Croquet in Eqypt.


The Readings for Tuesday in Passion Week (B2)

Cur eduxisti nos de Aegypto, ut moreremur in solitudine?

Why didst thou bring us out of Egypt, to die in the wilderness?

In the Fathers, Egypt is seen as a symbol of our human bondage to sin. The Passover is a glorious sign of liberation, a foreshadowing of  Jesus work. The Red Sea is baptism (our initiation into Jesus work) and the Promised Land is the final consummation of that work in this life/in the next life. The Forty Years though (and, by extension the 40 Days of Lent) usually get assigned to catechesis. Yet, while all the other signs are in order, this one is not. Would it not make more sense to view the 40 years of Wandering in the Wilderness as a true mark of the Christian Life?  Easter is Passover. The Baptism in the Red Sea. Pentecost is the Giving of the Law on Mount Sinai, and the giving of the Spirit to the Church in Confirmation. The wandering comes after Passover, after Pentecost.

The newly Baptized is freed from sin and then left (not alone, but still left) to Wander in the World. For, about, 40 years…

If that description “clicks” at all for you, then the passage we have today will make sense.

How many times does one say to oneself over morning coffee alone (or over Breakfast, Second Breakfast, Elevensies, Lunch, Tea, Dinner, Supper, or grocery shopping, or maybe in the shower, or cleaning the litter box…) Why did I ever leave Egypt?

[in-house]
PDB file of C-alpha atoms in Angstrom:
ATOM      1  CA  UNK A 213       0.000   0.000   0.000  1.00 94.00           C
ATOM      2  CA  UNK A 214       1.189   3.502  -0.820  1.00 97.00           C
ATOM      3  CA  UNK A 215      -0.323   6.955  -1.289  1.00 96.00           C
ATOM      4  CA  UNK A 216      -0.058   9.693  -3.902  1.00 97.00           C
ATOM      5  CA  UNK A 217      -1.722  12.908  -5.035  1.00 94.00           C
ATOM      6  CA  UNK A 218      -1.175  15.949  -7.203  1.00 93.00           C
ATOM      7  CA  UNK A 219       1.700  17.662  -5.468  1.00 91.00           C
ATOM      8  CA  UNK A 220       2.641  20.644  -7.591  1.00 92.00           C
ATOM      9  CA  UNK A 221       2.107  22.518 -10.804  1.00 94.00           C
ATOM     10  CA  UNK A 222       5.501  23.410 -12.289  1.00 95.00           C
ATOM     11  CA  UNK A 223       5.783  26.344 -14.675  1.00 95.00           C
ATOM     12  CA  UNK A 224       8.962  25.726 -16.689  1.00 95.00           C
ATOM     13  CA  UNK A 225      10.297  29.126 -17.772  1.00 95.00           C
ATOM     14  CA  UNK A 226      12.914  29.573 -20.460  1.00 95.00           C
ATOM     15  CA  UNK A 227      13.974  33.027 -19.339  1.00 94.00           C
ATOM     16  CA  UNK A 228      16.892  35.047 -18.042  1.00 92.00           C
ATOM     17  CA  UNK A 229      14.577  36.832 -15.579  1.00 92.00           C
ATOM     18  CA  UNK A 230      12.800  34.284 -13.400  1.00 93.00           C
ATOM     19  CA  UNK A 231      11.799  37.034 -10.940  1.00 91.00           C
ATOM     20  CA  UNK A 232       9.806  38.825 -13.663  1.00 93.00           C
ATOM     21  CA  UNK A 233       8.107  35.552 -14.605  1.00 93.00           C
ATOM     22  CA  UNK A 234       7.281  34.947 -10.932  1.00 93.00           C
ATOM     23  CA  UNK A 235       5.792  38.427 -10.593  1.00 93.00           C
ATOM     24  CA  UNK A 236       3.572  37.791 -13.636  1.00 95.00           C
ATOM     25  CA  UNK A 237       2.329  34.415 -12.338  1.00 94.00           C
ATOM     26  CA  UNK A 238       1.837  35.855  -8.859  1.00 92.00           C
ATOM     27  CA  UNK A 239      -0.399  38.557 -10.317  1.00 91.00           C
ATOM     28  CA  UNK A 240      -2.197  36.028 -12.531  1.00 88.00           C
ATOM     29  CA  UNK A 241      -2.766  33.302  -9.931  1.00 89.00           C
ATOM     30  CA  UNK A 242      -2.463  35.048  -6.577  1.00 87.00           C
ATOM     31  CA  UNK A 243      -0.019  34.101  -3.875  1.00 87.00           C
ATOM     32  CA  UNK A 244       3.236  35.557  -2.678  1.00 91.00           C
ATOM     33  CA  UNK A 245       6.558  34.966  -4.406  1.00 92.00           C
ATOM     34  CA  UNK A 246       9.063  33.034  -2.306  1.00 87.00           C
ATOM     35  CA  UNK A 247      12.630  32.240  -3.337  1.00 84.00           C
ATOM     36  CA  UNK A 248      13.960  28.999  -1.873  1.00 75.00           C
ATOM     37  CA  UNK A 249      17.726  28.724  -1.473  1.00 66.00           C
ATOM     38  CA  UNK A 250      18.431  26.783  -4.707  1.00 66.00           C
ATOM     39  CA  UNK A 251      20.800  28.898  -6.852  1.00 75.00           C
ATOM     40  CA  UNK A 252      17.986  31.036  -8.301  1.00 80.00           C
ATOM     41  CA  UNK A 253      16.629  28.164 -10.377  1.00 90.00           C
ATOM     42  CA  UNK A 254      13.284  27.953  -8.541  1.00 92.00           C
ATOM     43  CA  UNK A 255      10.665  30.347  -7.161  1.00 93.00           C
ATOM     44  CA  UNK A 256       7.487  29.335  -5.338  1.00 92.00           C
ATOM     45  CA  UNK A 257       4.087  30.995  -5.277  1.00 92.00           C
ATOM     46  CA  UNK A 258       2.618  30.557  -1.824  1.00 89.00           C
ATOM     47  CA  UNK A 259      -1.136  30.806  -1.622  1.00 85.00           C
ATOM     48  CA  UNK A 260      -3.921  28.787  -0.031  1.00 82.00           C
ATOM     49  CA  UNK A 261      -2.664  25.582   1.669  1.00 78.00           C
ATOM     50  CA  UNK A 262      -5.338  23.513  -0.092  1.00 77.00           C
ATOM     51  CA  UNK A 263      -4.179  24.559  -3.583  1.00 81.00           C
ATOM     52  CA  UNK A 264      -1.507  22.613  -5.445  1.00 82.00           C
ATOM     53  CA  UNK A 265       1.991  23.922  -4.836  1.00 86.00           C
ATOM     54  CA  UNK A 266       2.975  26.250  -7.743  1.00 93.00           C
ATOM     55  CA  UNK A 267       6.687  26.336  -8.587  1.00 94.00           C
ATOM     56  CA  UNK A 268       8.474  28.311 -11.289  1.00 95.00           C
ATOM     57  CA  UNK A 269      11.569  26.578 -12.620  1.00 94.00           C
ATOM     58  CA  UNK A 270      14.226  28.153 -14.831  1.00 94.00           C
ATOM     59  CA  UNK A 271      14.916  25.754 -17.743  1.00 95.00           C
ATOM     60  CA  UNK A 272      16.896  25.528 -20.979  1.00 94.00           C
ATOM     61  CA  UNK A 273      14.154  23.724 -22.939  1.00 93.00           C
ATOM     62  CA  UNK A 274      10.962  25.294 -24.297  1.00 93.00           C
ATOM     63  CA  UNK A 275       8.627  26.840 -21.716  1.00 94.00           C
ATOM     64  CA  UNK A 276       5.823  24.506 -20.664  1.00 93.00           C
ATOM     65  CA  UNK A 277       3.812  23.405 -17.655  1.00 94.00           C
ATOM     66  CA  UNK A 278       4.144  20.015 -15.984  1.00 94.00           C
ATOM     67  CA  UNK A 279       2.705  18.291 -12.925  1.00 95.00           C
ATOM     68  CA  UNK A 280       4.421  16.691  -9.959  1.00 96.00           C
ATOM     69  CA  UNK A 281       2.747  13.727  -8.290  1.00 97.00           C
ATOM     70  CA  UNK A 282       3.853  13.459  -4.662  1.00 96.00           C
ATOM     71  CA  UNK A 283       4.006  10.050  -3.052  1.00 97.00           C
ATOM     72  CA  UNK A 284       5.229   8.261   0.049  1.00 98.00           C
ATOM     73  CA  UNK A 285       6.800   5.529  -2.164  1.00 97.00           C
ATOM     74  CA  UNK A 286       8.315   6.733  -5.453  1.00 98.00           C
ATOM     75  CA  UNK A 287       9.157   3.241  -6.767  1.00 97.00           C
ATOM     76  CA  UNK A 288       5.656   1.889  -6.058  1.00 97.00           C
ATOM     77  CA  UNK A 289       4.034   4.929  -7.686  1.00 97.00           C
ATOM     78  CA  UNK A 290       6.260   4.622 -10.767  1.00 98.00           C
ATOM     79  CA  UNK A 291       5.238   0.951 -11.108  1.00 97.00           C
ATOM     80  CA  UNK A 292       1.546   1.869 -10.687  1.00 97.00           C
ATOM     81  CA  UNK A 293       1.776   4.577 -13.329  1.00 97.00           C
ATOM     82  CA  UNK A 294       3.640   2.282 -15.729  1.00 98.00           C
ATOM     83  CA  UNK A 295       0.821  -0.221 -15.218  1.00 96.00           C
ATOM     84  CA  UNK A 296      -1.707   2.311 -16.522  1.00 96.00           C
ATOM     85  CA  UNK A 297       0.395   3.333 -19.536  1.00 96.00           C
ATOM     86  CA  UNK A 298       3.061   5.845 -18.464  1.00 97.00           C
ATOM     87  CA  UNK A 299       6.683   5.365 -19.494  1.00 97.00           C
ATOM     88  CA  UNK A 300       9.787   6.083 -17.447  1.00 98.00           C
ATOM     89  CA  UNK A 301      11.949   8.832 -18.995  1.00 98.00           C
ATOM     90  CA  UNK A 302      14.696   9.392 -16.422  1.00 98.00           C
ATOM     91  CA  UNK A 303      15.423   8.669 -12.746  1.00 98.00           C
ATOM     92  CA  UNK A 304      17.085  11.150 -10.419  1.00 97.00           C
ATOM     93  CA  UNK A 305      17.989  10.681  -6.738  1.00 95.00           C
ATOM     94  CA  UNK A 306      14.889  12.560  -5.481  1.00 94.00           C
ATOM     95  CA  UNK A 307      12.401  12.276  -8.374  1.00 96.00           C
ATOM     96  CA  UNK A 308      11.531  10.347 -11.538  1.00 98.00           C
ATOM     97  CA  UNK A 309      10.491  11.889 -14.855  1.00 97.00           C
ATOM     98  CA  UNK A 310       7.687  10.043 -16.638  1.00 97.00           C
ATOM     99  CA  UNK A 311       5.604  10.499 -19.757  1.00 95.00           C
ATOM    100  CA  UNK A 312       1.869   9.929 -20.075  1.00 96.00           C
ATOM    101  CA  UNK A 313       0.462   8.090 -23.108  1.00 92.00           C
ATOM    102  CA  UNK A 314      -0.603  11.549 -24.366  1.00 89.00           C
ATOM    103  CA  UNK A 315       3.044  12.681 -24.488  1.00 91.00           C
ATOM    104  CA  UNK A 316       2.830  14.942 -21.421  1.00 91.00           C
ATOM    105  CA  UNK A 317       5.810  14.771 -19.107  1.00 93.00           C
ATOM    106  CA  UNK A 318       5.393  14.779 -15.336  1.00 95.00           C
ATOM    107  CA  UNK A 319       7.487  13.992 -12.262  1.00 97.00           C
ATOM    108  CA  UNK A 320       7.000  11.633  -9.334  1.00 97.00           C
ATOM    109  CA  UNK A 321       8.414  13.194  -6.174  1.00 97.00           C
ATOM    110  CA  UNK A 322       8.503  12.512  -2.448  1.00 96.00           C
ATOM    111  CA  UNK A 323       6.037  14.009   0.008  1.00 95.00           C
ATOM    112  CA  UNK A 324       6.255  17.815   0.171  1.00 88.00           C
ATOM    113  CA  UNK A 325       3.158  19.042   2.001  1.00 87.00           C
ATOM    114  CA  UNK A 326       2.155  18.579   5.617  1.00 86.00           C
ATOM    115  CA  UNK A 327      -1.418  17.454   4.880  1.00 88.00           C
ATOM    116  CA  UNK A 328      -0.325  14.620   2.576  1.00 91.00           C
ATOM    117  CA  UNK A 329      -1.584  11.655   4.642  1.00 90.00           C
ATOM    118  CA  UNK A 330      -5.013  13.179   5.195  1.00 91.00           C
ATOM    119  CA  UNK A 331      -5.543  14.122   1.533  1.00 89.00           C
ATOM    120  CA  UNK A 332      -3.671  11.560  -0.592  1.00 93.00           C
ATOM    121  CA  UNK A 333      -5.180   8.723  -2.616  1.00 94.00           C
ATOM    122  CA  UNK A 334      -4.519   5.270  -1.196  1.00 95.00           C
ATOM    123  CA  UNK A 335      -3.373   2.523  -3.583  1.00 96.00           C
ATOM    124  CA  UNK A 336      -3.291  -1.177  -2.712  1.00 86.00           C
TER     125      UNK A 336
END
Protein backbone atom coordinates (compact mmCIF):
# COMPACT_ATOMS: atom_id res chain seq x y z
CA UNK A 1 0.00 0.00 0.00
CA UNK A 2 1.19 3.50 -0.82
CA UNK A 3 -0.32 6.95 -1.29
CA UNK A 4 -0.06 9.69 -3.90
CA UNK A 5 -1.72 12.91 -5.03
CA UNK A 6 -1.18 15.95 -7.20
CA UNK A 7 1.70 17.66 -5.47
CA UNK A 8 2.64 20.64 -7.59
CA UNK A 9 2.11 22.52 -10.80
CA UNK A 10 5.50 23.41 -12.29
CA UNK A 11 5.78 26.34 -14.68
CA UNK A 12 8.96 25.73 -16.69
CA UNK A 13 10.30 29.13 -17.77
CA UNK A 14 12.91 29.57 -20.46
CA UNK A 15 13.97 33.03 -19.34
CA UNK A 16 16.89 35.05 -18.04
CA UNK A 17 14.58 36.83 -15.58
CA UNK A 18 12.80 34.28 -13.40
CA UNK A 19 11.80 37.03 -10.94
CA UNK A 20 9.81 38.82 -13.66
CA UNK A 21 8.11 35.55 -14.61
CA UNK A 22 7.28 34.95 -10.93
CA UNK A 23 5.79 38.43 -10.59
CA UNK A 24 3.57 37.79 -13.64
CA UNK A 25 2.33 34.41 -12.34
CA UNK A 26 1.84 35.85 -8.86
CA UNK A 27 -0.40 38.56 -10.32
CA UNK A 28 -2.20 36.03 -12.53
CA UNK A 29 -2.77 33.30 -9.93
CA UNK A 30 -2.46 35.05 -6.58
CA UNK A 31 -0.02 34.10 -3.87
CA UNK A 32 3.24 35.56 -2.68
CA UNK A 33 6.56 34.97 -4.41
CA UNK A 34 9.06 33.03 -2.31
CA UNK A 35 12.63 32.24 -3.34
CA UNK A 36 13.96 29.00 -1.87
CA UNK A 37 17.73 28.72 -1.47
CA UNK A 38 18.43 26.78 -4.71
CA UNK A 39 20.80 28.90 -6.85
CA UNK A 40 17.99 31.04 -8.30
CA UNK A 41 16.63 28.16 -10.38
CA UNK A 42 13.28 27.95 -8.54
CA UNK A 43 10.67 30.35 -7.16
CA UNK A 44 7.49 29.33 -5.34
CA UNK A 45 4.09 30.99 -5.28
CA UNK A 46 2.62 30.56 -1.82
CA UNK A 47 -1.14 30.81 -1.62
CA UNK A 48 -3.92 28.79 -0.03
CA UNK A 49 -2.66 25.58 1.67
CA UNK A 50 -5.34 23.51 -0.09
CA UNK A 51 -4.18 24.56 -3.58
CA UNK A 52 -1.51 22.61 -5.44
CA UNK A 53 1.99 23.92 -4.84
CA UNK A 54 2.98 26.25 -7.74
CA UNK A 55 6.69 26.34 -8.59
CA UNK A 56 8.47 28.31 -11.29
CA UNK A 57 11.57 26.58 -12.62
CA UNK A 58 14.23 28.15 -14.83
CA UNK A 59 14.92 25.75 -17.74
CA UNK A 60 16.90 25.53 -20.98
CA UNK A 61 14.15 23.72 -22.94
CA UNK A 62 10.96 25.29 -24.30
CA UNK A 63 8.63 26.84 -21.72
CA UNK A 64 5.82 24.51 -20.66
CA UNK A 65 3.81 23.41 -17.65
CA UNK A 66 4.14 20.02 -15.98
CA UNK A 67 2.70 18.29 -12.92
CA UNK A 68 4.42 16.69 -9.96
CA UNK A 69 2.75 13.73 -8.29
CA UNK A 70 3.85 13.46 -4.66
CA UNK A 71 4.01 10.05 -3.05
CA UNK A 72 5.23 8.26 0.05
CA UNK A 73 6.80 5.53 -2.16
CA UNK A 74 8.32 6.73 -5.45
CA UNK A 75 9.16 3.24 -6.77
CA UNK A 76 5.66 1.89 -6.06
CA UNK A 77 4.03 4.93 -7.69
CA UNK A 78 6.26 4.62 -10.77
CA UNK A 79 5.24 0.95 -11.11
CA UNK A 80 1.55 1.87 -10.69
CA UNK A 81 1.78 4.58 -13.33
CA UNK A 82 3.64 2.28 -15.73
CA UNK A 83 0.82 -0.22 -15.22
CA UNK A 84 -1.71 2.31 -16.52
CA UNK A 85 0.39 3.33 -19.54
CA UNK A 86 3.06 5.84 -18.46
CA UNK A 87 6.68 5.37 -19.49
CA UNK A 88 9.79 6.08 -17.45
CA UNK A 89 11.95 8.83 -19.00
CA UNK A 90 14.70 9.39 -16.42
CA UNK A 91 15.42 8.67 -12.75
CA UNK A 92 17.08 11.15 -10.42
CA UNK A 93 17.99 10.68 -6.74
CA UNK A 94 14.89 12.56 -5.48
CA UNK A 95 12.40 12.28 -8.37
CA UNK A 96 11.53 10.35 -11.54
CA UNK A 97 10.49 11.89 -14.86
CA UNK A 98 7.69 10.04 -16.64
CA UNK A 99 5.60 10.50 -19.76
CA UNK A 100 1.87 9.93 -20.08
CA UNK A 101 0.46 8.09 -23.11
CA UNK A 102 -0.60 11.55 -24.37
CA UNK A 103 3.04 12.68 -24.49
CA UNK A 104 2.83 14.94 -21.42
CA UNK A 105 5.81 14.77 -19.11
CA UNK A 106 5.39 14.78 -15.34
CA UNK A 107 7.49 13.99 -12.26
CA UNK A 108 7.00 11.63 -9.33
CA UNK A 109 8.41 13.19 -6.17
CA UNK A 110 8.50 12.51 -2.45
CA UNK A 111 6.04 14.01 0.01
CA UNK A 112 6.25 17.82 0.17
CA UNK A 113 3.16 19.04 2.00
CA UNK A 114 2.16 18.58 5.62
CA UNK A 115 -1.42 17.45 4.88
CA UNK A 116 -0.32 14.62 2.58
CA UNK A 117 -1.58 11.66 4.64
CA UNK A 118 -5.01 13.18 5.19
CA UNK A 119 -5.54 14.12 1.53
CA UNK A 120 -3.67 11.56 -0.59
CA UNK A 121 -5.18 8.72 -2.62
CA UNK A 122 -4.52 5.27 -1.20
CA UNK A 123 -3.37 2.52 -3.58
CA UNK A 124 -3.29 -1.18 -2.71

Even though the very Idea of Egypt, often, makes us nauseous when we are sane, in these moments of insanity, when it’s enough to remember the food was good, or mercy, but a swim in the Nile felt good on a hot evening. There are no Niles in this desert. There are Oases, sure, and miracles and daily manna from heaven, but we’ll spend all day on our feet in the hot sun and every day its manna bread and the morning and tiny birds at night. There were games in Egypt, and pastimes that could while away the hours on those Sunday afternoons while the Bottomless Mimosas wear off, the long dark Brunch Hangovers of the Soul. Let’s go!

This is why God’s serpents don’t seem to rough to me: but rather merciful. When I am sane, I know that a return to what was killing my soul and warping the reward pathways in my brain would be beyond foolish. But in my insanity, nearly nothing can distract me from committing spiritual suicide. My cat has taken to jumping on my lap and clawing my hands. A serpent seems merciful. (The Fathers say God allows death because it keeps us from continuing to sin…)

Monday afternoon on the 38R Geary Rapid bus, I hesitated to cross myself as we passed the Cathedral because someone might see and I yelled at myself because, What are you going to do, date someone on this bus? Egypt is so real.

The 40 Years are a perfect sign of the Christian journey from Pentecost to Death. Stay in the tribe, daily Manna from Heaven (Mass), be the Church in place, Keep a can of Whoopin’ Spray on hand for the Amalekites,  rejoice when God stomps your enemies, mourn when your people fall, get wowed by the occasional miracle, put up with things happening, and stop complaining about wanting to go back to Egypt, diddle darn it all: Hush!


Author: Huw Raphael

A Dominican Tertiary living in San Francisco, CA. He is almost 59. He feeds the homeless as a parochial almoner and is studying to be a Roman Catholic Deacon. He is learning modern Israeli Hebrew and enjoys cooking, keto, cats, long urban hikes, and SF Beer Week.

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